Though this mindset is understandable, it leaves out the fact that effective communication is a crucial component of scientific and technical projects. If you want your research or product to make an impact, you need to develop the presentation skills required to cater to three different audiences: your team, relevant stakeholders, and the public.
Presenting to Team Members
coordination is not an easy task. Informal communication through emails and
one-on-one meetings can leave team members misaligned and cause serious
setbacks to project timelines. Delivering an effective presentation to your team, on the other hand, allows you to:
- Align a team’s goals: As a presenter, you can work with your team to set clear goals and expectations. It’s easier to know what you’re working toward when it’s documented on a PowerPoint slide.
- Make decisions: Presentations are a great way to package the information needed to make team decisions. They can summarize key points, explore different options, and start a dialogue between team members.
- Solve problems: Much like with decision making, presentations create a space for teams to identify and overcome obstacles during project development. You can describe the problem, offer a solution, and receive feedback from your colleagues.
Communicating Results to Stakeholders
- Help them make informed decisions: Data scientist Cecelia Shao puts it best: “Since data projects are collaborative across functions and data science results are often incorporated into a larger final project, the true impact of a data scientist’s work depends on how well others can understand their insights to take further action.” This is true of all disciplines, not just data science. While presenting to management and stakeholders can be daunting, it gives key decision-makers access to the information they need and optimizes the impact of your project.
- Strengthen your stakeholder relationships: Delivering effective presentations that are consistently concise, informative, and actionable, encourages stakeholders to place more value on your insights and your credibility will grow. Earning their trust in this way benefits both your company and your career.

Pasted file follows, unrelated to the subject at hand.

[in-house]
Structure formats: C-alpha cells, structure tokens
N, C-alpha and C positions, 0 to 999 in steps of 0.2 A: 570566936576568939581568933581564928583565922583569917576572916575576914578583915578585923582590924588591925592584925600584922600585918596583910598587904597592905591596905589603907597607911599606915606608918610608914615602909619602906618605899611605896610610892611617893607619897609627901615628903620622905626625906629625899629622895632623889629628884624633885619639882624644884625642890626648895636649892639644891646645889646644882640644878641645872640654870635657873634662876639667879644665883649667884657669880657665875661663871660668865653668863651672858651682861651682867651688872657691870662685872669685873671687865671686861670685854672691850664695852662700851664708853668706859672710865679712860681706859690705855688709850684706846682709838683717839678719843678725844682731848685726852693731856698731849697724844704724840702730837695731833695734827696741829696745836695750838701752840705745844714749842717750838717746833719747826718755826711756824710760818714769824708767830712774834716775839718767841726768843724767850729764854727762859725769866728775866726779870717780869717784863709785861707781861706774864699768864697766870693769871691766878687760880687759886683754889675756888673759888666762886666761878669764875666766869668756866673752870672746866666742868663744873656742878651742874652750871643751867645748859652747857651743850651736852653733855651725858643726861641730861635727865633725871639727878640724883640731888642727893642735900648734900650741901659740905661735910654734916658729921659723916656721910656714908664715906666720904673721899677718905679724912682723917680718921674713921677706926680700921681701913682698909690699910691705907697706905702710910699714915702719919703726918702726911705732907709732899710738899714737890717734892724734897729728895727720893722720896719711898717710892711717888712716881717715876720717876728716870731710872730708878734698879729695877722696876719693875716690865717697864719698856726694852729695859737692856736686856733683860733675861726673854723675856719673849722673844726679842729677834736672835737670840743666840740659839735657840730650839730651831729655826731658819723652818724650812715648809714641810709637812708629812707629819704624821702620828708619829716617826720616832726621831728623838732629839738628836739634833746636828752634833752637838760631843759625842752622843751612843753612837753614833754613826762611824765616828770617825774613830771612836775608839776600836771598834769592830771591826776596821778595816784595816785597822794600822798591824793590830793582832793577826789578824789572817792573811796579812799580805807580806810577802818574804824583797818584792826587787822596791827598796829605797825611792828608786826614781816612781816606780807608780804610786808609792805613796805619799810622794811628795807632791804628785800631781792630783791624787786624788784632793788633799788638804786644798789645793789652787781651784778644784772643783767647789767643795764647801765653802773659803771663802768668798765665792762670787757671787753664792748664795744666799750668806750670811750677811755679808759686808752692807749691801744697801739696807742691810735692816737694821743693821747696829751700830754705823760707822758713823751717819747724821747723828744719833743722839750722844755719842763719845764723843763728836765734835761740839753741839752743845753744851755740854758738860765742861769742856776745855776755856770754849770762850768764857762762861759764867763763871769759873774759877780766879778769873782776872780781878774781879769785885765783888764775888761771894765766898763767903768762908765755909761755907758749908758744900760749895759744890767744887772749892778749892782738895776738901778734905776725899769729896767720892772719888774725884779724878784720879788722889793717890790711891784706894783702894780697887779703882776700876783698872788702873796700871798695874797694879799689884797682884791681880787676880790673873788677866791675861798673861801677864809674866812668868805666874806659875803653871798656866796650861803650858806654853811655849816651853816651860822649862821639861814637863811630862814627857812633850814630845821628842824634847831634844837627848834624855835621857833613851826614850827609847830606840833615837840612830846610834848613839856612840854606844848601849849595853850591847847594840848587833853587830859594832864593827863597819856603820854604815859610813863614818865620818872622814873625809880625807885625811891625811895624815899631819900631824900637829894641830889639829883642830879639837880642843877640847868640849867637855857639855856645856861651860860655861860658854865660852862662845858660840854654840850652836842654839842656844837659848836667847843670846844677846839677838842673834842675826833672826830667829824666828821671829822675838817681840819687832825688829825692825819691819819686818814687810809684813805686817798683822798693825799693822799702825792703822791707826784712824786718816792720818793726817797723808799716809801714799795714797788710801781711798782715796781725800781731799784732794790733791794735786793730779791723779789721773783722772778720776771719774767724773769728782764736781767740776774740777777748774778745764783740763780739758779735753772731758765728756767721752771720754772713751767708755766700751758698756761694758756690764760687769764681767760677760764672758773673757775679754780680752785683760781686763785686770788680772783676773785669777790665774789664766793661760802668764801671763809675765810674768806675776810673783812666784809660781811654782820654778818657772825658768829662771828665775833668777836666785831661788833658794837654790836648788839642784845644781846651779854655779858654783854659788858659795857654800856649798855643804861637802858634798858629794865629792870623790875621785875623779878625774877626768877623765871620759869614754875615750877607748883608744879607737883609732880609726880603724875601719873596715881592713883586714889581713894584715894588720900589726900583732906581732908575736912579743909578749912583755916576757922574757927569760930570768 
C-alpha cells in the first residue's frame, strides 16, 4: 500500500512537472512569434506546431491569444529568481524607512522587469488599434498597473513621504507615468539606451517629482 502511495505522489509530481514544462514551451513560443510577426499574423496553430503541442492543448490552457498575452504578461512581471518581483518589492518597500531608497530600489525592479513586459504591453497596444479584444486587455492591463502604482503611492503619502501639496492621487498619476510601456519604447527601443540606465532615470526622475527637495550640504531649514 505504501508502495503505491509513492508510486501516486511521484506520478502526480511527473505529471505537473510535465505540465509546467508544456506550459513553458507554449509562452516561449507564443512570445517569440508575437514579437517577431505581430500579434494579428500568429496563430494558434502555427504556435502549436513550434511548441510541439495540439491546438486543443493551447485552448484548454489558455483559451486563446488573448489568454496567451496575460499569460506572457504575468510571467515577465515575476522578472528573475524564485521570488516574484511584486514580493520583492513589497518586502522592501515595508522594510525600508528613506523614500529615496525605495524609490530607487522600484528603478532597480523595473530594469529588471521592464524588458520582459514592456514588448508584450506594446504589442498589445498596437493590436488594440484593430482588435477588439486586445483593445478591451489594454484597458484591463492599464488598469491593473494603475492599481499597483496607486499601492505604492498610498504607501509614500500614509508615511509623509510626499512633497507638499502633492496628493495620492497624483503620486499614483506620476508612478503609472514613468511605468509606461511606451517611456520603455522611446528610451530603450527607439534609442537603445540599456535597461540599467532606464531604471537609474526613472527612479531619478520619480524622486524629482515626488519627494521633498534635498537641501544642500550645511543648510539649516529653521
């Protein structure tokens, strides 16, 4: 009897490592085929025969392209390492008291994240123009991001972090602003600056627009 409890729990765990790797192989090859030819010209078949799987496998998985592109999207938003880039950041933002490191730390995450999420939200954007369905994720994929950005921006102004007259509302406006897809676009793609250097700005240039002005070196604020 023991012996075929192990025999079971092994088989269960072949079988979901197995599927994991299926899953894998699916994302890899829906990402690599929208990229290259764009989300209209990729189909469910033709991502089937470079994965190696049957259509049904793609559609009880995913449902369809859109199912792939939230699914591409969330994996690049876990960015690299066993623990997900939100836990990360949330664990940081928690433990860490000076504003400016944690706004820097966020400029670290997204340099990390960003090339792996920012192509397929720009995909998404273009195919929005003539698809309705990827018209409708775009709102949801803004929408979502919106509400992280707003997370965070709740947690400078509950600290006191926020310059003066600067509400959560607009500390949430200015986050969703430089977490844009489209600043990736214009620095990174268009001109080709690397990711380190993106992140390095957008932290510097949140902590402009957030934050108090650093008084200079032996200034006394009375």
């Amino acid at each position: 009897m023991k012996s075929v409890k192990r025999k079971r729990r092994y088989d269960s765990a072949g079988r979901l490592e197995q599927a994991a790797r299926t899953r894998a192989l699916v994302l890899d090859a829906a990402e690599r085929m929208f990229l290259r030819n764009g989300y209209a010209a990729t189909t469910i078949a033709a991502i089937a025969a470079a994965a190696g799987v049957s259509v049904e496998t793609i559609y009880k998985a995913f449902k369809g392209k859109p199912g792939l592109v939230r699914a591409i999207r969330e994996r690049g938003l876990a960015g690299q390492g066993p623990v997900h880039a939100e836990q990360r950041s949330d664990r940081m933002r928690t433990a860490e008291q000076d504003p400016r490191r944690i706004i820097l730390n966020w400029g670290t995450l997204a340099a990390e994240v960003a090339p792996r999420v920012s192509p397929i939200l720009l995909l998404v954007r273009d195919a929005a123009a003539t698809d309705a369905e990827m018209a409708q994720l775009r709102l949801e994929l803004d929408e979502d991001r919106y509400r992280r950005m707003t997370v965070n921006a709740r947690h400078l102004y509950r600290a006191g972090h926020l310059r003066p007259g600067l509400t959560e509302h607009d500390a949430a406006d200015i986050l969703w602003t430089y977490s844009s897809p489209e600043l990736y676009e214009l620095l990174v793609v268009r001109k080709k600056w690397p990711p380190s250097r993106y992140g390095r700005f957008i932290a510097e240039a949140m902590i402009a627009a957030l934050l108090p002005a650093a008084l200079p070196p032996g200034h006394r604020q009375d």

- Invite feedback: Strong presentations create a solid foundation for dialogue, where you and your stakeholders can align on goals and solve problems together.
Sharing Your Project with the Public
- Increase project visibility: No matter how fascinating or groundbreaking your project is, your audience won’t remember it if you don’t present it effectively. That’s why TED Talks are so popular: their subject matter experts know how to streamline complex information into fun, thought-provoking presentations.
- Improve your understanding of the project: Designing presentations for the public forces you to translate technical content into a format that a wider audience can understand and appreciate. This can help you better communicate your goals and progress to others in the future.
- Access different perspectives: Public scientific and technical presentations usually include Q&A sessions. Not only are they a great way to clarify your audience’s lingering questions, but they also give your audience a chance to offer outside-the-box insights. Preparing for a Q&A session in advance situates you to readily answer questions and enhances your credibility.